96th AMS Annual Meeting Theme
Earth System Science in Service to Society
The primary idea that motivated the words above is to bring the many parts of AMS into a common theme. The “Earth System Science” theme emphasizes that the growing knowledge of the academic and research communities about our Earth system is a strength of AMS. AMS brings together the physical, chemical, and biological study of the Earth, allowing important decisions to be made by policy makers and the public. An example of the physical domain was the forecast of Hurricane Sandy, which was predominantly atmospheric and ocean model driven. An air quality forecast would exemplify the chemical and physical domains. The fate of global carbon illustrates the overarching importance that includes physics, chemistry, and biology. All of Earth’s biology participates in the carbon cycle, in which the chemistry of the ocean and atmosphere is of crucial importance, and which are controlled by the physical ocean and atmosphere. The Earth system also includes the human-centered “domains of action”: (1) Observing, (2) Analysis and research leading to understanding, (3) Modeling and prediction, and (4) Social sciences – how people deal with Earth. The AMS integrates these different disciplines in a common intellectual and operational framework with an Earth system emphasis – I believe that the AMS is the scientific society where the whole Earth System fits most comfortably.
The second half of the theme title connects research to the benefits that society writ large gains from our science. “Service to Society” includes information services, such as operational weather prediction, provision of timely and accurate weather literally at our fingertips, and scientific assessments such as the Intergovernmental Panel on Climate Change that help guide society’s actions. It also includes the growing climate services from programs like NIDIS and the efforts to help society mitigate and adapt to climate variability and change. “Service to Society” explicitly evokes the integrated and complementary government and commercial enterprise that the AMS has done so much to foster over the last decade. The strong AMS contingent of media professionals – the people who stand before TV cameras and explain what the coming storm will do – are surely at the forefront of serving society, as are the critical efforts of the National Weather Service and military weather services. “Service to Society” also effectively uses social science to make the benefits and dissemination of our information most beneficial to the public. This meeting will address the effort to improve communications of geophysical threats to the public.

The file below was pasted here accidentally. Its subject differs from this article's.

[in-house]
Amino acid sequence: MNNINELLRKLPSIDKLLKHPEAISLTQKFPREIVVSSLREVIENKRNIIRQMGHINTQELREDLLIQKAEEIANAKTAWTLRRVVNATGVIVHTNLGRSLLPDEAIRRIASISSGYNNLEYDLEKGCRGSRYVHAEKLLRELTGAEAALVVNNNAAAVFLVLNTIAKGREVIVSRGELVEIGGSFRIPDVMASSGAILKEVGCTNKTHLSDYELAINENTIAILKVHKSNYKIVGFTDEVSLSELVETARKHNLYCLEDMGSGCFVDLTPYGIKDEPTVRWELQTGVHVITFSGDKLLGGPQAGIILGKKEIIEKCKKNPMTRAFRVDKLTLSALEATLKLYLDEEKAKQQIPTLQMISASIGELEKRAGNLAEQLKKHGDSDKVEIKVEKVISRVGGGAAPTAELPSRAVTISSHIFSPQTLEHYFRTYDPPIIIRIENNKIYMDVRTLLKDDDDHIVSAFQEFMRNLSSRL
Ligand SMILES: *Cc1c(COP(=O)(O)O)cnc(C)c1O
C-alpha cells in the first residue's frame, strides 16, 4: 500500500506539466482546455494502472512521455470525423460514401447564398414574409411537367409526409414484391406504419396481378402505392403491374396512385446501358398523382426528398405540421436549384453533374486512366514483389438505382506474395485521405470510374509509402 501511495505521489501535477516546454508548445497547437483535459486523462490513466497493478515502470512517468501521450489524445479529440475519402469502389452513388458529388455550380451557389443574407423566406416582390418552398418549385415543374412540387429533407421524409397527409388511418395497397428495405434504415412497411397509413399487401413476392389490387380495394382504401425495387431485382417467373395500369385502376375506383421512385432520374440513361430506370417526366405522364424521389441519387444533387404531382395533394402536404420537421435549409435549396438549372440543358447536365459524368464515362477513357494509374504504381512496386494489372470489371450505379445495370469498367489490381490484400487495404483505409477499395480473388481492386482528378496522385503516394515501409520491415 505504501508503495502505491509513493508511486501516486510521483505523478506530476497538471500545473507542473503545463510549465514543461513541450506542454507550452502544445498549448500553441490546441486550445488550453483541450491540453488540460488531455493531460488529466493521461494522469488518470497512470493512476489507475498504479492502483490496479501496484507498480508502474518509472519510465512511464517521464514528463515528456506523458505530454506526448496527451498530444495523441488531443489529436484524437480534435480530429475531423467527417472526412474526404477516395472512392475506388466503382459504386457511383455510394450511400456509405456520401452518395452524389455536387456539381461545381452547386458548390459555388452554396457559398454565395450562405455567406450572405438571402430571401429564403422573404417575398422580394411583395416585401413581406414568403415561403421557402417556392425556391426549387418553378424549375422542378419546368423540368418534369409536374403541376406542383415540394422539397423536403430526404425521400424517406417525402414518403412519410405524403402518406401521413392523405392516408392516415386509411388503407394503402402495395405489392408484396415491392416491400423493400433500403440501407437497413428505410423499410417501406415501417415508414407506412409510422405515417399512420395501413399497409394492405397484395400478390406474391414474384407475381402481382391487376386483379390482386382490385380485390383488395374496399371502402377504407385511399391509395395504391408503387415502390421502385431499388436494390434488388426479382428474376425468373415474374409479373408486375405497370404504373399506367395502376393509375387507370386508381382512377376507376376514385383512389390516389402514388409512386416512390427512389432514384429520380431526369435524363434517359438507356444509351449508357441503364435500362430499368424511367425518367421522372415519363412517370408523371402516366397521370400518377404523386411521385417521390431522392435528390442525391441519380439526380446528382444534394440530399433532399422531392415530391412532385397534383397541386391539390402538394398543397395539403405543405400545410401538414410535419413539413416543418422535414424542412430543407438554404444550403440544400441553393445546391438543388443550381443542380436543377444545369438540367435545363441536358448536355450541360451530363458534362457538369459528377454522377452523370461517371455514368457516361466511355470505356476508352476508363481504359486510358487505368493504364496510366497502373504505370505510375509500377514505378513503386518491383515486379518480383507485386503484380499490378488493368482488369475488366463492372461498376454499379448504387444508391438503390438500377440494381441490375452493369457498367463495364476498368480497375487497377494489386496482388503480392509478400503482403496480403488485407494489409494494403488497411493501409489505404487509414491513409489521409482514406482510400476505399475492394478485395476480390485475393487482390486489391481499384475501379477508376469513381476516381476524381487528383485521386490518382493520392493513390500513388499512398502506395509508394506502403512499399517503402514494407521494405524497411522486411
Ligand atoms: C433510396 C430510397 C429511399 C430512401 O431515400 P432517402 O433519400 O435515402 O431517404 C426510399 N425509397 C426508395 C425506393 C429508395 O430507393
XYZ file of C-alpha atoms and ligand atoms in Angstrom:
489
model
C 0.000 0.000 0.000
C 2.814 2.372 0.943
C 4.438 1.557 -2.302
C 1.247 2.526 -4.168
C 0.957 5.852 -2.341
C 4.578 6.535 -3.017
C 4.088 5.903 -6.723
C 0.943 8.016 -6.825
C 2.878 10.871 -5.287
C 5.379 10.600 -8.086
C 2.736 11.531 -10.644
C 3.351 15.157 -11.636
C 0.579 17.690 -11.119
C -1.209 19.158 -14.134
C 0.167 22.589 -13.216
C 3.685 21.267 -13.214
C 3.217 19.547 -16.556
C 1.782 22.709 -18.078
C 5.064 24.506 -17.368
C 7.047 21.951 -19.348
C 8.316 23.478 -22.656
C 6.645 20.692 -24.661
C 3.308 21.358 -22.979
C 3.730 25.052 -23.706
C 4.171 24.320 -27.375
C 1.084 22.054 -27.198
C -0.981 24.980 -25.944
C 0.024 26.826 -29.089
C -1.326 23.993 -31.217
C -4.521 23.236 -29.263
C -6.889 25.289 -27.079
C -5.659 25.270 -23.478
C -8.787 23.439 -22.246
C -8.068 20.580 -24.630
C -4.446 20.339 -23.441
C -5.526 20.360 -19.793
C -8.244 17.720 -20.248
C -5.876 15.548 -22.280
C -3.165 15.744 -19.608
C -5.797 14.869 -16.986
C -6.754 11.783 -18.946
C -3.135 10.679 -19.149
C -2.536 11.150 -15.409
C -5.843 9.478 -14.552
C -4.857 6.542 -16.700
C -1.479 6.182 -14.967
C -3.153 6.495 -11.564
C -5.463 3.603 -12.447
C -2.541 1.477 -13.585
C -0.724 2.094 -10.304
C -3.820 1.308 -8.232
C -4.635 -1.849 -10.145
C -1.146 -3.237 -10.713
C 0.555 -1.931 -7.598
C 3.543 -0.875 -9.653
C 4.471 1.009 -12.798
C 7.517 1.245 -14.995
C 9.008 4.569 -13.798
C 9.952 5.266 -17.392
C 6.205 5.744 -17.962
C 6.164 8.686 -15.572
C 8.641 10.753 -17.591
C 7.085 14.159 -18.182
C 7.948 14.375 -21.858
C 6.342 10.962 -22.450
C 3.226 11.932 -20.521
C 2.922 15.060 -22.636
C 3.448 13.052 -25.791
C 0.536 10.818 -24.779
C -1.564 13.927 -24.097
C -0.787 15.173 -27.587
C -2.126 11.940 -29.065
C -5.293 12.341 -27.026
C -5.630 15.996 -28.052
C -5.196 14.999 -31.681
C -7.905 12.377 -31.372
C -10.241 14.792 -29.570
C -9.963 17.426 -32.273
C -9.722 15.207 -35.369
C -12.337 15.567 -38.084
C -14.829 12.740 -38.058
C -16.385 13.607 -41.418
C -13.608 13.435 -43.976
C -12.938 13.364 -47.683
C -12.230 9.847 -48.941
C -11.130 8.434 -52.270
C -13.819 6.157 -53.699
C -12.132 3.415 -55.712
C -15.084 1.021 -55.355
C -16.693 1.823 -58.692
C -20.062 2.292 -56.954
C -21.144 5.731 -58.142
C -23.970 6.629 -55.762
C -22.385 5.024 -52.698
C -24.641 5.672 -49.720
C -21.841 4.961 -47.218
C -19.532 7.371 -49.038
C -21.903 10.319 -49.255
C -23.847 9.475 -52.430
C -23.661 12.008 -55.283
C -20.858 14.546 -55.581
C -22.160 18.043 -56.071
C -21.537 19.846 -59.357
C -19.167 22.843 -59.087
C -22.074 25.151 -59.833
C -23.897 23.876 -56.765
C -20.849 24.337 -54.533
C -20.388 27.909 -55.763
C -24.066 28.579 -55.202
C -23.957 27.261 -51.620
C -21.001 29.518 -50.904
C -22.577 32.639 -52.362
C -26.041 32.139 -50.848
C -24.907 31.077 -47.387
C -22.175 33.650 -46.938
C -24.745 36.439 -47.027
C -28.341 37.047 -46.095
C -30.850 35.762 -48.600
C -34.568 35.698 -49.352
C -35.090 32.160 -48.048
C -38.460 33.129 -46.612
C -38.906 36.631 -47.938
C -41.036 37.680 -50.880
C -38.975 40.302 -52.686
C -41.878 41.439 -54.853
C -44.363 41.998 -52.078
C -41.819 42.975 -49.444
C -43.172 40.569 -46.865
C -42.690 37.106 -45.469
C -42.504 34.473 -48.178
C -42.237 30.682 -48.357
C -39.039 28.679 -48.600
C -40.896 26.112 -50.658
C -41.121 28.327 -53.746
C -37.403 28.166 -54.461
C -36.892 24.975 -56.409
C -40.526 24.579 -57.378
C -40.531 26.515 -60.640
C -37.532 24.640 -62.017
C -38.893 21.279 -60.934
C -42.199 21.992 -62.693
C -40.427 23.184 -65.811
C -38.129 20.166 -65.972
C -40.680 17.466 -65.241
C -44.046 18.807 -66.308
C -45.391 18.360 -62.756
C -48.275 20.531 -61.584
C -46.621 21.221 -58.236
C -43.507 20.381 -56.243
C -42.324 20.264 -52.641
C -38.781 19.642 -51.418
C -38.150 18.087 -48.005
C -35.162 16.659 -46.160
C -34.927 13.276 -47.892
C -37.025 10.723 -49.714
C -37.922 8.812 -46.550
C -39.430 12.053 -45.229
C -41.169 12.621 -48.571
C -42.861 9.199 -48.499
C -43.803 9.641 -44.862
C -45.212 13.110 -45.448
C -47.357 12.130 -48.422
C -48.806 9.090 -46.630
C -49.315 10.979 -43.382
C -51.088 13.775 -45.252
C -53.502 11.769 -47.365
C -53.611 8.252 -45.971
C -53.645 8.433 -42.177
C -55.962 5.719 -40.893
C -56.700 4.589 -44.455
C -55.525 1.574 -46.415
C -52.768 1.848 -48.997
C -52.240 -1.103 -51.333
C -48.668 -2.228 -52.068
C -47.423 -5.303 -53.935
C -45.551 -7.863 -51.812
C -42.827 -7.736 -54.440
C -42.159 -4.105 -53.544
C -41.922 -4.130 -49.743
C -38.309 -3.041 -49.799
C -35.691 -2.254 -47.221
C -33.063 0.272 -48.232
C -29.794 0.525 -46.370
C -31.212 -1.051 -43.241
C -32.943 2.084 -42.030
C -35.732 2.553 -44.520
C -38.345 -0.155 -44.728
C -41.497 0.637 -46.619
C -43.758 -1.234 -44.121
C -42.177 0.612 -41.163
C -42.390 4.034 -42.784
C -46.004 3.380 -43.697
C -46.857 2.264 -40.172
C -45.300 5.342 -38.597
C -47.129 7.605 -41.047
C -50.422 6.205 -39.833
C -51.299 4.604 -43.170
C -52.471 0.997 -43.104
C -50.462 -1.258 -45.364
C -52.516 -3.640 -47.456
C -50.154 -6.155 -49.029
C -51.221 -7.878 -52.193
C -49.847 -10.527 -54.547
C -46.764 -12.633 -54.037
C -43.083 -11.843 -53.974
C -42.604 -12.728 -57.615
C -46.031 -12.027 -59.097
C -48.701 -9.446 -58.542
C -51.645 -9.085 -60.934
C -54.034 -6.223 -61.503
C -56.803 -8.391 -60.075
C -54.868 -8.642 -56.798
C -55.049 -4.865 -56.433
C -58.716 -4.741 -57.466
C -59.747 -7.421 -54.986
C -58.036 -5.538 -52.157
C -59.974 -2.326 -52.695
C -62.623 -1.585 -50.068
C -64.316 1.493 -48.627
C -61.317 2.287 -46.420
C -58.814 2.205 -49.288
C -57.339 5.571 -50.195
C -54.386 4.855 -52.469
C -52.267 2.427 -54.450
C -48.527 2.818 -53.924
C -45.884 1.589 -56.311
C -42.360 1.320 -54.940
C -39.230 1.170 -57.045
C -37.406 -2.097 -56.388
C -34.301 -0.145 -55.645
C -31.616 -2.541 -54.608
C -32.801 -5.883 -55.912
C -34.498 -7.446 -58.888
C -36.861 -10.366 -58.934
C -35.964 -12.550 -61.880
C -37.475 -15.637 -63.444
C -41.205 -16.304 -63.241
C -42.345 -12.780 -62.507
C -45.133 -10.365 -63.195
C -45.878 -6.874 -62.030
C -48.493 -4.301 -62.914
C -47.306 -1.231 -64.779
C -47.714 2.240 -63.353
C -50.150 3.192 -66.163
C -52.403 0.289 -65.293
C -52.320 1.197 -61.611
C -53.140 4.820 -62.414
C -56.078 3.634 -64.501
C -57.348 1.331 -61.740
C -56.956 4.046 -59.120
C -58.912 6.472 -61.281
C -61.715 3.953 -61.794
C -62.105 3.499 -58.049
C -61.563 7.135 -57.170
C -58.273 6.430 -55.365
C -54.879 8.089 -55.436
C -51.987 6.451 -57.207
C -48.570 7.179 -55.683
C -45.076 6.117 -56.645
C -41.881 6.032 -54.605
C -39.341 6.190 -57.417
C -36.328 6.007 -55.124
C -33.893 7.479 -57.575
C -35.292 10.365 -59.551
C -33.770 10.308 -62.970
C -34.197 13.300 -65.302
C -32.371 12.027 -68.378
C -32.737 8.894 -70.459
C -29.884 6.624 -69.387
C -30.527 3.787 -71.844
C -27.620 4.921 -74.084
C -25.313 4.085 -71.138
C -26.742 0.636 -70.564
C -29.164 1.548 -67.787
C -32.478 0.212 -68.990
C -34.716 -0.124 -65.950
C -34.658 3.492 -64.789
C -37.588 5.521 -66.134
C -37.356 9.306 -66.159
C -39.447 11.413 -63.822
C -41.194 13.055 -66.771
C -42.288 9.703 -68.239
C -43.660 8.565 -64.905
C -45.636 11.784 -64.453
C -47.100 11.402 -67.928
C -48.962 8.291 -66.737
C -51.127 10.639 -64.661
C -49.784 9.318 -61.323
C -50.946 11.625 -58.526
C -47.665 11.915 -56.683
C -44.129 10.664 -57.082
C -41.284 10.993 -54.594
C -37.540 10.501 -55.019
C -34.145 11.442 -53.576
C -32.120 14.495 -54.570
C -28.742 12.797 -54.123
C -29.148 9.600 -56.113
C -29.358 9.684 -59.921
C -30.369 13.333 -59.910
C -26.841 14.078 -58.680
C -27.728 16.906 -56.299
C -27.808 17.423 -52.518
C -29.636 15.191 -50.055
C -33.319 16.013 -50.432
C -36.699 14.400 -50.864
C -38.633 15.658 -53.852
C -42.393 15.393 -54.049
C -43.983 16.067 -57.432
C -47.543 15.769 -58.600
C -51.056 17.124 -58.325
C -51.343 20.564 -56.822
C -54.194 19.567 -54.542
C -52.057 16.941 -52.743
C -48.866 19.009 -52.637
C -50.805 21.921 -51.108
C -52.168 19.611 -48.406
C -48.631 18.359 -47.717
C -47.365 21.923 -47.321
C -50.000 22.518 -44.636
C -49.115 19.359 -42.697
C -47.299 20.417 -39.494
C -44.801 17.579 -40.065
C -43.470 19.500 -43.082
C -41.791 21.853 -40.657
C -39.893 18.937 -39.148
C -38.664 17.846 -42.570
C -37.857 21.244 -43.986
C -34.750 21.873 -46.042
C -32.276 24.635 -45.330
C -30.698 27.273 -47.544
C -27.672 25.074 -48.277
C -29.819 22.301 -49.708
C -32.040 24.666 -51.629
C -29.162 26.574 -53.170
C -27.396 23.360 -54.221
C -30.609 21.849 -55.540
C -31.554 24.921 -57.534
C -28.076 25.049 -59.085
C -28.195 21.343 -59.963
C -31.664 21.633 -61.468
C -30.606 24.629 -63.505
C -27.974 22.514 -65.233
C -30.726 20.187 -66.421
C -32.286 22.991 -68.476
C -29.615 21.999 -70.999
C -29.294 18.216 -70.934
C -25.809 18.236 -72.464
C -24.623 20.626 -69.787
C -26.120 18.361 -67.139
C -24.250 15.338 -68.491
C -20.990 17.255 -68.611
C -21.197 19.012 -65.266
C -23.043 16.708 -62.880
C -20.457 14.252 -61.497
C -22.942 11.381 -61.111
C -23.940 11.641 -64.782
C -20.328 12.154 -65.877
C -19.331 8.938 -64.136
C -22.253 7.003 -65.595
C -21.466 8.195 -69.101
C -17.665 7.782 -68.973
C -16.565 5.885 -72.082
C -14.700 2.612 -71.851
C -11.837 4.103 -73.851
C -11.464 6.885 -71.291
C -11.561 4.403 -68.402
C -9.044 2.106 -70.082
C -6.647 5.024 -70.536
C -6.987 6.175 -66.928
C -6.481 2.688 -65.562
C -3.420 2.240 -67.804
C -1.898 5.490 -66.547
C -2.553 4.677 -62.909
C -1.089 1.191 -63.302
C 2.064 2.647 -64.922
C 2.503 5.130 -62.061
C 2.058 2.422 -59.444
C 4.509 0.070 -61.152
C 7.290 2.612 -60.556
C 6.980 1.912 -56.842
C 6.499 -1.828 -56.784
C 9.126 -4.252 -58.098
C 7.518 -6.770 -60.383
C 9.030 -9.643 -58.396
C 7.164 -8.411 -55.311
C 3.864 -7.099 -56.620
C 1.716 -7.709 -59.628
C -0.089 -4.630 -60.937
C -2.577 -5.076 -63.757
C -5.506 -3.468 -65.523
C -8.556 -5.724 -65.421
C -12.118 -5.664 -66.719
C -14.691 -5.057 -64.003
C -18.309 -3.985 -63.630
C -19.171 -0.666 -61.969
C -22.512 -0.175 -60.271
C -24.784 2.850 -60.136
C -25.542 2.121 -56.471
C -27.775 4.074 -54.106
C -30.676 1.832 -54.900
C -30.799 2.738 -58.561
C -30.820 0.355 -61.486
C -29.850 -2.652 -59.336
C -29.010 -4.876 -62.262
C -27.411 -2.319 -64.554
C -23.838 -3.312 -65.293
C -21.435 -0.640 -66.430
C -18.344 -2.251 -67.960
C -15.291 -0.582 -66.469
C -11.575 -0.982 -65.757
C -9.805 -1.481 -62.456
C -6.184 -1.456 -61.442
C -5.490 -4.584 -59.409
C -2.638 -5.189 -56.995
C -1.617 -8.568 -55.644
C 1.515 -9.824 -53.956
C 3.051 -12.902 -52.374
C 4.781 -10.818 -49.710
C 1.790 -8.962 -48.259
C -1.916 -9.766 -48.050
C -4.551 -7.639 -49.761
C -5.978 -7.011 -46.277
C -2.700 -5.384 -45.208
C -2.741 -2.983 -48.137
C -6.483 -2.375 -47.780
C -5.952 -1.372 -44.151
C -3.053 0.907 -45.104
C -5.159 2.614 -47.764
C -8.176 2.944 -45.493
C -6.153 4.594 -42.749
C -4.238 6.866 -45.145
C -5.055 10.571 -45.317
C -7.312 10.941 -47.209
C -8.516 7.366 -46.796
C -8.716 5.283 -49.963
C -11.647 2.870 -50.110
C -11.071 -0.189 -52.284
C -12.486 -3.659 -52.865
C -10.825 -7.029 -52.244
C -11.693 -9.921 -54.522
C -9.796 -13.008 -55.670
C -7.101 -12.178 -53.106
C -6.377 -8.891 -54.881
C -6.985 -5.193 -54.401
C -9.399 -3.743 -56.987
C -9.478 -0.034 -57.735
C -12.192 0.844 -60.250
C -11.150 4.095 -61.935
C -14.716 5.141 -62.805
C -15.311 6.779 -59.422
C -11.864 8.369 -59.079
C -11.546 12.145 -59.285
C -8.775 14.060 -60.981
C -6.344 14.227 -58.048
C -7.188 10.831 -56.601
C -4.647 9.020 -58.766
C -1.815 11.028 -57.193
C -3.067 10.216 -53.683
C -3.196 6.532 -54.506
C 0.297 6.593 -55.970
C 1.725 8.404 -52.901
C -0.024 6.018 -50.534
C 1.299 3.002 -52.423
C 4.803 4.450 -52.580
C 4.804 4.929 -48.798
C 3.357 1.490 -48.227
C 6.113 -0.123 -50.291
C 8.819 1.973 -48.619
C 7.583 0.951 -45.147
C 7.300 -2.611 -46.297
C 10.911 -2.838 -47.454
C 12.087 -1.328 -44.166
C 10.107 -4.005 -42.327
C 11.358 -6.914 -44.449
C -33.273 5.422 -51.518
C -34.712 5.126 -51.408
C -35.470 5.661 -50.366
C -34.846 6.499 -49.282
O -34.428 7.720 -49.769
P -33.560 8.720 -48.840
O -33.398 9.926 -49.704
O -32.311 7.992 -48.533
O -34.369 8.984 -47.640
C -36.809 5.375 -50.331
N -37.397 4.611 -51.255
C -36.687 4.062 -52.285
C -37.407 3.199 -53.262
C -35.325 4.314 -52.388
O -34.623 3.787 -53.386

Finally – this theme conveys the flow inherent in the nearly 100-year history of the AMS. Some people call it research to operations (R2O), but I like to call it “Science to Service.” AMS has a proud history of making a positive difference in the lives of our citizens by continually making the advances of science available to the public and policy makers. The 2016 meeting will bring these two great endeavors together.